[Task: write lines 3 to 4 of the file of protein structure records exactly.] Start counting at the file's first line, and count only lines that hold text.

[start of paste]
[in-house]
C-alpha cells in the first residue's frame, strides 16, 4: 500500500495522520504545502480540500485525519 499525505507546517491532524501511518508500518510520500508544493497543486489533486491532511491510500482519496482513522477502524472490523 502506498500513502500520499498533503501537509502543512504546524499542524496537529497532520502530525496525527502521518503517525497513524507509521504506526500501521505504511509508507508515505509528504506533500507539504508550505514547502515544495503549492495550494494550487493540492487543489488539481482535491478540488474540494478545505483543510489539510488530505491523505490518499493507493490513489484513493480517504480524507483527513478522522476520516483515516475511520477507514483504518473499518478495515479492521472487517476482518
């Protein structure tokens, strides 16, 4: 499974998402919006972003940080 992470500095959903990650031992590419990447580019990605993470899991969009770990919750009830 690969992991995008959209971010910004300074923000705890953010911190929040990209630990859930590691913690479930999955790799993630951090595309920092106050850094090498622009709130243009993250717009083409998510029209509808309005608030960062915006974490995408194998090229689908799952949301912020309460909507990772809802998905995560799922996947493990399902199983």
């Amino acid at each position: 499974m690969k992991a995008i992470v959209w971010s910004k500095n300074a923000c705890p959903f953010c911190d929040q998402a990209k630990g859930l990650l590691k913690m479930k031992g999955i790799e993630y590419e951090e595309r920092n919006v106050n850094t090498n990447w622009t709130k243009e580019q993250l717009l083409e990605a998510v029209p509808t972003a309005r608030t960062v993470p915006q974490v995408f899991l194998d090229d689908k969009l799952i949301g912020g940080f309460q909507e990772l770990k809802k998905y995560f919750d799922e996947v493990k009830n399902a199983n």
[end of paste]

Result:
């Protein structure tokens, strides 16, 4: 499974998402919006972003940080 992470500095959903990650031992590419990447580019990605993470899991969009770990919750009830 690969992991995008959209971010910004300074923000705890953010911190929040990209630990859930590691913690479930999955790799993630951090595309920092106050850094090498622009709130243009993250717009083409998510029209509808309005608030960062915006974490995408194998090229689908799952949301912020309460909507990772809802998905995560799922996947493990399902199983």
């Amino acid at each position: 499974m690969k992991a995008i992470v959209w971010s910004k500095n300074a923000c705890p959903f953010c911190d929040q998402a990209k630990g859930l990650l590691k913690m479930k031992g999955i790799e993630y590419e951090e595309r920092n919006v106050n850094t090498n990447w622009t709130k243009e580019q993250l717009l083409e990605a998510v029209p509808t972003a309005r608030t960062v993470p915006q974490v995408f899991l194998d090229d689908k969009l799952i949301g912020g940080f309460q909507e990772l770990k809802k998905y995560f919750d799922e996947v493990k009830n399902a199983n």